A Half-Drop Repeat of Sweet Potatoes and Avocados

My plate is full of ideas with little time to execute them. This kinda bums me out, to be honest. If only I could clone myself...

After weeks of feeling overwhelmed, I’ve come to my senses, finally, and I’ve decided to focus by limiting my projects and to devote my time to learning all I can about creating collections of patterns. A couple of weeks ago, I was in the process of learning how to do half-drop repeats in Photoshop. Then, distracted, I started to work on developing new ideas, but today, I picked up where I left off. I re-watched Bari J’s e-course and by using the avocados and sweet potatoes from this post as motifs, I came up with this pattern. I like it! I also started playing around with color indexing to make more color ways, and so far, it’s pretty damn tedious. But still, it would be a good thing to know. Tomorrow, I’m going to experiment with the indexed version by exporting it to Illustrator to see how it handles being converted to vector. We shall see!

PS. I’ve been binge-listening to a new-to-me podcast called Girl Tries Life with absolute vigor. Victoria Smith’s interviews and stress reduction tips are immensely helpful. BIG LOOOOOOOVE.

Andy Boy's Broccoli Rabe Packaging

andy boy broccoli rabe

I watched a few more Skillshare tutorials on how to make repeat patterns in Photoshop. The half-drop repeat is pretty popular and is usually taught via the offset filter. Bari Ackerman’s class is different in that she creates repeats manually with guides and grids. This is awesome because it allows flexibility to mirror certain tiles while giving the design a less rigid and grid-like appearance. I followed Bari’s tutorial to create the repeat above — without mirroring. I wanted to use it, but since I have text in the repeat, I thought the words would look weird backwards and all.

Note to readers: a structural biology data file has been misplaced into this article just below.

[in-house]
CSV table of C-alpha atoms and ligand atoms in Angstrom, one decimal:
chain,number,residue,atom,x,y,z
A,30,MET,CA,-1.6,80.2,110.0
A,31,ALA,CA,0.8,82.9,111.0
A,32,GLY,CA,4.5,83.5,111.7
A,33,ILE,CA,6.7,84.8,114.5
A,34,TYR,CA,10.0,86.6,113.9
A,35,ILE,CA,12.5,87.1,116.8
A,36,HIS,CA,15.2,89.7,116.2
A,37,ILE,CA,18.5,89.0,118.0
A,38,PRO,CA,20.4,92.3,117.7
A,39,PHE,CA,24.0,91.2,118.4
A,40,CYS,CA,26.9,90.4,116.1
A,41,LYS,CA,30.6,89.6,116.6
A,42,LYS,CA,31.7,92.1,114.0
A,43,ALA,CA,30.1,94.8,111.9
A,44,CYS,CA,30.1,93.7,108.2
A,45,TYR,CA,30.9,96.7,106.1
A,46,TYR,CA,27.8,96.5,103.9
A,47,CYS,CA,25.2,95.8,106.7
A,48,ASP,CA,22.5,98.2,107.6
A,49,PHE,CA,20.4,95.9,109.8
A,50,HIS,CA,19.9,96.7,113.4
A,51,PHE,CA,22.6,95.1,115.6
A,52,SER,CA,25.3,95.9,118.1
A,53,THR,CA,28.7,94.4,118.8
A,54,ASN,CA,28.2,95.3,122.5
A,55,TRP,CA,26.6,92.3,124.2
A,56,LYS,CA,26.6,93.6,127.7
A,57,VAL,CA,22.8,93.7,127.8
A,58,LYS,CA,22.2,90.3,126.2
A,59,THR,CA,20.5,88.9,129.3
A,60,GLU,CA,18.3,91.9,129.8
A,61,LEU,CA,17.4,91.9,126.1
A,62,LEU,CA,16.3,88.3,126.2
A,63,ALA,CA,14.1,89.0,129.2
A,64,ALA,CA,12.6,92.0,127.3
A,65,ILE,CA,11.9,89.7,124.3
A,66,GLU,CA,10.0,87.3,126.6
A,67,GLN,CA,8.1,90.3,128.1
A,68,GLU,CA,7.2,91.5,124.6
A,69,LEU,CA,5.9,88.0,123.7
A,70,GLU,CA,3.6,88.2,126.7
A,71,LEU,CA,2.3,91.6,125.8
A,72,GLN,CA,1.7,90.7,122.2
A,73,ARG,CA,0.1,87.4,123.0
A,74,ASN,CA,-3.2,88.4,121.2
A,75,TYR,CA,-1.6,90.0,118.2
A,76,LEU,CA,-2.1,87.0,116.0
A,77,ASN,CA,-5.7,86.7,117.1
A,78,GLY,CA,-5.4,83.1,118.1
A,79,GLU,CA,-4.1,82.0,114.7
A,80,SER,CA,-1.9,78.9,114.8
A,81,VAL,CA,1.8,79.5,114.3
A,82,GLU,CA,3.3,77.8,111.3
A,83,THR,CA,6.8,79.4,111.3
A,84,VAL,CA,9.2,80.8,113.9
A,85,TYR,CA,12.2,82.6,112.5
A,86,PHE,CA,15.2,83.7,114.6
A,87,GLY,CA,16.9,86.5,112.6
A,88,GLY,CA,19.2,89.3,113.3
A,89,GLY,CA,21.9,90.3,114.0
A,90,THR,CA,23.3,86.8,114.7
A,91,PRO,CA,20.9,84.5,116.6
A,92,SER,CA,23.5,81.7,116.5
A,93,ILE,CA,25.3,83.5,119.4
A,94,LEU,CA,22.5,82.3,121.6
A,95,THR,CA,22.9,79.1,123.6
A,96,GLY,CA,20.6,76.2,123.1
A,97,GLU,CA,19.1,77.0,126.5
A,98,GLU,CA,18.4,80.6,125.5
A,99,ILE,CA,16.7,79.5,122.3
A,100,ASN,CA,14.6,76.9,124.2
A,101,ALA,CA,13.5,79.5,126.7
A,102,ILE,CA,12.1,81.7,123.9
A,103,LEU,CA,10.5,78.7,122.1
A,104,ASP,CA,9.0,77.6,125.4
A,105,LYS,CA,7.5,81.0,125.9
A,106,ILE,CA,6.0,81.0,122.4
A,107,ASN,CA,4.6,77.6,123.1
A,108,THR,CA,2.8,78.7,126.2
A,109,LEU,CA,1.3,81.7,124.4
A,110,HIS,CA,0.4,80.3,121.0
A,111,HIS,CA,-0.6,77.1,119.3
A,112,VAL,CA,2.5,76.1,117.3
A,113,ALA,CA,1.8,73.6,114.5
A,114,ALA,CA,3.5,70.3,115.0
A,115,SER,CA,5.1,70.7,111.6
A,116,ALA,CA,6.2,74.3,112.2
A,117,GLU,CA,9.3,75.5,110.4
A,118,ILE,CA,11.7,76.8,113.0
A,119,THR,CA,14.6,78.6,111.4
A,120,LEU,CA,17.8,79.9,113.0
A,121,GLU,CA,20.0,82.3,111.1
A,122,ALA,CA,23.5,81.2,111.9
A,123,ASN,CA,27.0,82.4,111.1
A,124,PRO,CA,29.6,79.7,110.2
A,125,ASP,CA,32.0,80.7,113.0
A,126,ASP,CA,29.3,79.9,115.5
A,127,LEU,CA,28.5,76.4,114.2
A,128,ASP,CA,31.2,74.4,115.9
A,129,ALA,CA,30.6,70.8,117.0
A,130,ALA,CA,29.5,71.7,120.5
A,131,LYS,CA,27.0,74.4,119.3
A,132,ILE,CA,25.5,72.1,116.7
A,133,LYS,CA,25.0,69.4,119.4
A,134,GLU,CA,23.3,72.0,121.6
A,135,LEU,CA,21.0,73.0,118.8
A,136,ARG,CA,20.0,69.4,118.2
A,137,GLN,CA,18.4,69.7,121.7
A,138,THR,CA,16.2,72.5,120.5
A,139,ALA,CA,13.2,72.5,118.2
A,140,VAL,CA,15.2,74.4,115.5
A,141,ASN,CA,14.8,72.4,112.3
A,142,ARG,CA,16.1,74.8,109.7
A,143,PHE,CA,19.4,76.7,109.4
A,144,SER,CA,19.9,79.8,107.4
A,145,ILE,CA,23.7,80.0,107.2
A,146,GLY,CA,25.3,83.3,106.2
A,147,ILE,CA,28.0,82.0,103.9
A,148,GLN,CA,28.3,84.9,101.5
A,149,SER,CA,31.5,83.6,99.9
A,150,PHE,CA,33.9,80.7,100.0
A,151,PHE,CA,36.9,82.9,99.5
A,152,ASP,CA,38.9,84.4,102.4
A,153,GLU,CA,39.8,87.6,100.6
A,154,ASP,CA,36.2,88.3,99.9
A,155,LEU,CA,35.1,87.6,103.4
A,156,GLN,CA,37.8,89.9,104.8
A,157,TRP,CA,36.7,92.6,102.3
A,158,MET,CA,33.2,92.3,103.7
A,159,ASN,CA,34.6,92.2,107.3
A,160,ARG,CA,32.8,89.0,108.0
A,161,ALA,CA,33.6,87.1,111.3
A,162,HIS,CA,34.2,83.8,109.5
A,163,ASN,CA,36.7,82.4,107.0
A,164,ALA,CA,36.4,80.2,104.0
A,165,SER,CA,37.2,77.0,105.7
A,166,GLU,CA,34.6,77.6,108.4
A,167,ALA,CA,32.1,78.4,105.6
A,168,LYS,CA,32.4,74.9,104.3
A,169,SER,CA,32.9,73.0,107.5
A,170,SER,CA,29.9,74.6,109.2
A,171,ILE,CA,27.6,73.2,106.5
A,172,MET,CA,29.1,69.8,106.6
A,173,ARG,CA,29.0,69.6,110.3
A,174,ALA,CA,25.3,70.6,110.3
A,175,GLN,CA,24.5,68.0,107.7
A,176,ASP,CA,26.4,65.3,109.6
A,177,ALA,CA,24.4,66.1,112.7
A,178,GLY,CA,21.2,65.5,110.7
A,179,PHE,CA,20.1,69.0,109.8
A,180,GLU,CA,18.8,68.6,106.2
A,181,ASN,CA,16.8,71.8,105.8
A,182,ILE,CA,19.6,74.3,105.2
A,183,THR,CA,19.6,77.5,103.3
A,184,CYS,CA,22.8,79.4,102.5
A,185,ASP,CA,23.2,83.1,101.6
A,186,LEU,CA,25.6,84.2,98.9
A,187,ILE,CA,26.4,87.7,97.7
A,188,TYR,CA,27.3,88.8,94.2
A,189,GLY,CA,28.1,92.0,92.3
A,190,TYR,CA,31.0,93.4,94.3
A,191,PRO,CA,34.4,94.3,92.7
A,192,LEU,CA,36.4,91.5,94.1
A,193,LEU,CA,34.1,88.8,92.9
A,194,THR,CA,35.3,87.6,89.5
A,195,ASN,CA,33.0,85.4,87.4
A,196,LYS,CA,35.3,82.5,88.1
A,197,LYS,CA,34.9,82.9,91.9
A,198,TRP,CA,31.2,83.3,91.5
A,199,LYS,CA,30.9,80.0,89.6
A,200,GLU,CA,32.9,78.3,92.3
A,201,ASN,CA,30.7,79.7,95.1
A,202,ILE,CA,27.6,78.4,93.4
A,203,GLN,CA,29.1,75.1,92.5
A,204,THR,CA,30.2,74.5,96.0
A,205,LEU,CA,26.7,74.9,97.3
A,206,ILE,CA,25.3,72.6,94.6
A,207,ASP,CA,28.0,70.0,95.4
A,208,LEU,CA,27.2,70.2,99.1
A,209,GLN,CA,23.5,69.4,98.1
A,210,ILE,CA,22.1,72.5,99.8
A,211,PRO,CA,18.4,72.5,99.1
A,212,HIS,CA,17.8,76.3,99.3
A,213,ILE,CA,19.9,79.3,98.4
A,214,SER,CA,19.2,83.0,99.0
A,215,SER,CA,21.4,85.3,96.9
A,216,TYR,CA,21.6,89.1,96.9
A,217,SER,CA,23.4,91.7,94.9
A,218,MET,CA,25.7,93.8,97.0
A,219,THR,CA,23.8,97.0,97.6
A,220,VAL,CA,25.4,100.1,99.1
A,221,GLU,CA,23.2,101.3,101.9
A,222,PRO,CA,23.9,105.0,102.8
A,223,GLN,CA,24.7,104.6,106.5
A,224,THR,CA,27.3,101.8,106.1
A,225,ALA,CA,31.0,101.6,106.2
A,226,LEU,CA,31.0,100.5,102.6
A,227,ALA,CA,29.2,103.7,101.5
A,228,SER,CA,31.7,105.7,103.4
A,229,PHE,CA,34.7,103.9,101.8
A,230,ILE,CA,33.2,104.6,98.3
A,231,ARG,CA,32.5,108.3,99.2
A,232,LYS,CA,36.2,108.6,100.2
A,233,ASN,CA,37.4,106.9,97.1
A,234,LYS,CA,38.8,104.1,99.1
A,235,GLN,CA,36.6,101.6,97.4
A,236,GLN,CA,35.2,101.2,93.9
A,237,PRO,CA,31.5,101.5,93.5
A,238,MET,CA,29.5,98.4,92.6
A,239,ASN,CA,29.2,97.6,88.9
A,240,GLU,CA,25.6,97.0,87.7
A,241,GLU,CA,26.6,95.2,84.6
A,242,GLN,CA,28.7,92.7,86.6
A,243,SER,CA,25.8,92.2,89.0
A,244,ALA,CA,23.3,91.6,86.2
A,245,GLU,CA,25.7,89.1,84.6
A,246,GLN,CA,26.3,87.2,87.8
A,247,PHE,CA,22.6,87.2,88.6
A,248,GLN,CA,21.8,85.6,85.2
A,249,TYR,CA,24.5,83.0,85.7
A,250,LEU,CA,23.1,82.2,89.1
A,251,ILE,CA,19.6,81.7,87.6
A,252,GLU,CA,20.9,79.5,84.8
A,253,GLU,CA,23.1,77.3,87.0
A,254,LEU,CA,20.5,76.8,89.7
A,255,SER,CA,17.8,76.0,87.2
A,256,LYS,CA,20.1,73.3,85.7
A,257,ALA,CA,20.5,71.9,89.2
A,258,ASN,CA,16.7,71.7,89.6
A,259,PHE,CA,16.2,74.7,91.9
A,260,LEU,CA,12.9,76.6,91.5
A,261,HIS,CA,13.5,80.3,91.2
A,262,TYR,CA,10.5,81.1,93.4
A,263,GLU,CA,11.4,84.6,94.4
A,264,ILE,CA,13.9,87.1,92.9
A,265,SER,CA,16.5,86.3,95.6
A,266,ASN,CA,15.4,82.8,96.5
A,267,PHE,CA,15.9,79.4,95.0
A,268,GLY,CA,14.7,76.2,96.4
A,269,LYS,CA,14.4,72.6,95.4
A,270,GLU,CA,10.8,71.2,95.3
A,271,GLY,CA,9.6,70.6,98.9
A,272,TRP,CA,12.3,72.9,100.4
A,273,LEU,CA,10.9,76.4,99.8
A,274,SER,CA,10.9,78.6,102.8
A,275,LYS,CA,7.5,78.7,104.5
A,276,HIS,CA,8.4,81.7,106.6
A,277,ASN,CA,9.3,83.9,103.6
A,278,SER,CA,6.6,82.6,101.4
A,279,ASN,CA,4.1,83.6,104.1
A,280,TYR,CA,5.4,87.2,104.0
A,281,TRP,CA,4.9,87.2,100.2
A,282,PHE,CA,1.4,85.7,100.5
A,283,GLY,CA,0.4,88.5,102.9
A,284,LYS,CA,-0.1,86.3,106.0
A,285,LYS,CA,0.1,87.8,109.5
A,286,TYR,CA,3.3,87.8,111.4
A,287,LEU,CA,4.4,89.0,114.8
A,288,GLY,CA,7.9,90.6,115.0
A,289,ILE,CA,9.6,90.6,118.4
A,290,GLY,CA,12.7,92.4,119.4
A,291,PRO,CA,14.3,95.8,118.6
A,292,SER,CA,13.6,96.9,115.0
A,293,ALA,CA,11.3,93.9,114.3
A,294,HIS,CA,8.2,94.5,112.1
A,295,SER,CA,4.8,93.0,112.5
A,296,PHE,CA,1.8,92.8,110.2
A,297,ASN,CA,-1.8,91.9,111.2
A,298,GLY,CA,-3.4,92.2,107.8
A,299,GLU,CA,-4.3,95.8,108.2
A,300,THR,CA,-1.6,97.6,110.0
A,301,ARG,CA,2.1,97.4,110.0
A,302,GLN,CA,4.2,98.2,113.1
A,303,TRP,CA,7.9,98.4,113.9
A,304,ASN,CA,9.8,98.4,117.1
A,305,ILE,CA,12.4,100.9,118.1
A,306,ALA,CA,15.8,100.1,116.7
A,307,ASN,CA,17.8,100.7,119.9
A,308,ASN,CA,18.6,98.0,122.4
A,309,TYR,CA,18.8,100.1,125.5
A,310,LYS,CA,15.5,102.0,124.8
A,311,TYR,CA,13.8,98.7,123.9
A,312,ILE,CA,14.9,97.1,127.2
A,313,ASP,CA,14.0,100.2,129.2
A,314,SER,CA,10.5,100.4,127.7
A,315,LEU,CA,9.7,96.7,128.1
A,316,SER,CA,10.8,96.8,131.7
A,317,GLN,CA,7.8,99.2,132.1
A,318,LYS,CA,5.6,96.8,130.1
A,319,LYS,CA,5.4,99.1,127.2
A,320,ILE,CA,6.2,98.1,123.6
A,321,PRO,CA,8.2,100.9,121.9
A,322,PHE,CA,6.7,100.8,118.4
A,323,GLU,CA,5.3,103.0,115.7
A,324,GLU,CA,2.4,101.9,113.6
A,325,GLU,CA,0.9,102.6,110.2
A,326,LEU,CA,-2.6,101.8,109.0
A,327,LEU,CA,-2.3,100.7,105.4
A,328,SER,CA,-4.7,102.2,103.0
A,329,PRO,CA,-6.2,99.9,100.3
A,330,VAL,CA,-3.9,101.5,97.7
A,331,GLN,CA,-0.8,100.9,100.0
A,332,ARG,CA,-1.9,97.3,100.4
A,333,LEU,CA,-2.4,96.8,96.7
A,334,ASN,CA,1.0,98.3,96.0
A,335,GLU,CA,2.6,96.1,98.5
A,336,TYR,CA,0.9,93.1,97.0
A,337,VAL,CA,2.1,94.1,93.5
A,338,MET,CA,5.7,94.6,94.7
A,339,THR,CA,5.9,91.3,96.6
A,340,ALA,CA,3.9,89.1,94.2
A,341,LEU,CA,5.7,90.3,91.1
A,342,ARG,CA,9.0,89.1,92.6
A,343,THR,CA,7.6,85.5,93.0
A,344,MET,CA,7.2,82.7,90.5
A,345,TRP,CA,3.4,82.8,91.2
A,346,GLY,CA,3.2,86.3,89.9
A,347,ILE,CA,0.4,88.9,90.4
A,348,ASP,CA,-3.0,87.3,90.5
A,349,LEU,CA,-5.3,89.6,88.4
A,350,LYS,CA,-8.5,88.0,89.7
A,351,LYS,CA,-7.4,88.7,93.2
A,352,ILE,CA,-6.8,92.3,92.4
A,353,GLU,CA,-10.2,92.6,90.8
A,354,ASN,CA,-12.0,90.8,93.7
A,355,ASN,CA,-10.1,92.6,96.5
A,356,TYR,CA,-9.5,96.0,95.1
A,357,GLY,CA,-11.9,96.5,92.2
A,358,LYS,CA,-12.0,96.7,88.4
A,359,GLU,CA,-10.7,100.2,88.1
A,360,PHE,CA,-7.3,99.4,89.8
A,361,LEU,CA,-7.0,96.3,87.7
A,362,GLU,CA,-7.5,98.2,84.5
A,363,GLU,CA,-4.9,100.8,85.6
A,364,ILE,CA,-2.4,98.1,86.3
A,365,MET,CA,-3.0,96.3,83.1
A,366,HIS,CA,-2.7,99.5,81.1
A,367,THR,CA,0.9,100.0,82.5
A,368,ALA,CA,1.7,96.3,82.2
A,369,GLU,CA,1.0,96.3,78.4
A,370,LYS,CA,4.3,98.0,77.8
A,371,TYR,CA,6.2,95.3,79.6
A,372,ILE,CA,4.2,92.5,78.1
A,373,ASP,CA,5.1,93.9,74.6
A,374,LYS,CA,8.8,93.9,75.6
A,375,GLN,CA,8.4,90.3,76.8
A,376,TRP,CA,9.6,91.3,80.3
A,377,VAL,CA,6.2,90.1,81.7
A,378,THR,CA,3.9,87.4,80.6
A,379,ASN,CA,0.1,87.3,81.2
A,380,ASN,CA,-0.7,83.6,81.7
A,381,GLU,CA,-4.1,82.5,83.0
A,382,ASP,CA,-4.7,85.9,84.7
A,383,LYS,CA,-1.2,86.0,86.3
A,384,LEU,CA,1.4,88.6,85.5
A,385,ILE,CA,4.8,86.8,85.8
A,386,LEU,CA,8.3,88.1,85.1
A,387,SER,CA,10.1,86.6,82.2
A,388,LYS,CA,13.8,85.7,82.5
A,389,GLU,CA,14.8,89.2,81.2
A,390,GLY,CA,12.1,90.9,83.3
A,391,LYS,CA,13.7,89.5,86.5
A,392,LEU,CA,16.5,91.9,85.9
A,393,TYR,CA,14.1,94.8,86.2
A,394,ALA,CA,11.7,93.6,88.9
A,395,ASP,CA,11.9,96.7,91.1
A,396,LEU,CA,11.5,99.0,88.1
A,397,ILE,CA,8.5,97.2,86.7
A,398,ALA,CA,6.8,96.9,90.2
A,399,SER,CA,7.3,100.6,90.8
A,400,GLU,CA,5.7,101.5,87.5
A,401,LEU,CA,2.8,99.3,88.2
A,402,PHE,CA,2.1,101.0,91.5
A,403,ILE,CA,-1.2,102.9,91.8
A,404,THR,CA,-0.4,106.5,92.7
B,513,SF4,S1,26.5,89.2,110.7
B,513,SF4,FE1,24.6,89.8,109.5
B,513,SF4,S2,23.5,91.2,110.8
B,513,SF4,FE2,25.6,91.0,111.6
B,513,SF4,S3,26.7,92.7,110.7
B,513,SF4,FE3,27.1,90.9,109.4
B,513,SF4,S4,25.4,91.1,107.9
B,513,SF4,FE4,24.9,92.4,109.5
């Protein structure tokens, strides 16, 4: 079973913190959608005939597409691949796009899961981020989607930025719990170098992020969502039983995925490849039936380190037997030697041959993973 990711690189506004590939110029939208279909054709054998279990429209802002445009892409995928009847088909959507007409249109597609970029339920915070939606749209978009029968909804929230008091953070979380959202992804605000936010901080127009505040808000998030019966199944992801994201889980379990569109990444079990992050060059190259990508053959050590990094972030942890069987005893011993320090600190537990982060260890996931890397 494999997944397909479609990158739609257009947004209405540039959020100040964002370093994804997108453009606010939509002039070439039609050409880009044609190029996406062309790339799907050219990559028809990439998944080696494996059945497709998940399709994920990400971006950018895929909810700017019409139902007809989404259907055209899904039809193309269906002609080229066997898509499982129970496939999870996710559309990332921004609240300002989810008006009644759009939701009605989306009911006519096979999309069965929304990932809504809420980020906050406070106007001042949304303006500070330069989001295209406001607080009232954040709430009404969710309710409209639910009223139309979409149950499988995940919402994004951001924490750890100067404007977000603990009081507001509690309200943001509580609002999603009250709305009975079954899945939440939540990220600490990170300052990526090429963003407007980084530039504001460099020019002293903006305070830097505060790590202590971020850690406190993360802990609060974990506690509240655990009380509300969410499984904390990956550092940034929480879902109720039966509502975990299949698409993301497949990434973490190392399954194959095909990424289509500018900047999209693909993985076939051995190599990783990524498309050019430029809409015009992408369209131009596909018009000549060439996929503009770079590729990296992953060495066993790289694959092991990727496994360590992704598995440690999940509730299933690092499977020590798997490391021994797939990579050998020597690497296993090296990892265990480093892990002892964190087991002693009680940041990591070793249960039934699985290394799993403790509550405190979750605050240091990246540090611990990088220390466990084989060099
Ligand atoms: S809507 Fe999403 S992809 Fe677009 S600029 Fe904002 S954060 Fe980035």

I ate broccoli rabe for the first time this week. I’ve been buying veggies of all kinds in the hopes of fostering a good gut biome. I read that it’s healthy to rotate vegetables daily (our bugs sure are picky). Timing can get tricky though. Variety is great, but freshness is also important. For example, Swiss chard tends to go limp rather quickly. I guess a menu plan would maximize variety and freshness.

My Very First Half Drop Repeat

pomegranates and avocados

I first watched Mel Armstrong’s Skillshare class on how to do a half-drop repeat in Photoshop about a month ago. The steps looked simple enough and encouraging, and I just knew I’d be able to learn it pretty fast, like in an hour or two at most. To my surprise, it took me a lot longer than expected — about two days to feel comfortable with the steps on my own without errors. Kelly Kratzing’s videos helped a lot. She, too, learned the half-drop repeat from Mel, but Kelly elaborated on the steps a bit more, which was immensely helpful. Many thanks to both for sharing the wealth! Anyhoo, here’s my first half-drop repeat pattern, an ode to pomegranates and avocados.

half-drop repeat pattern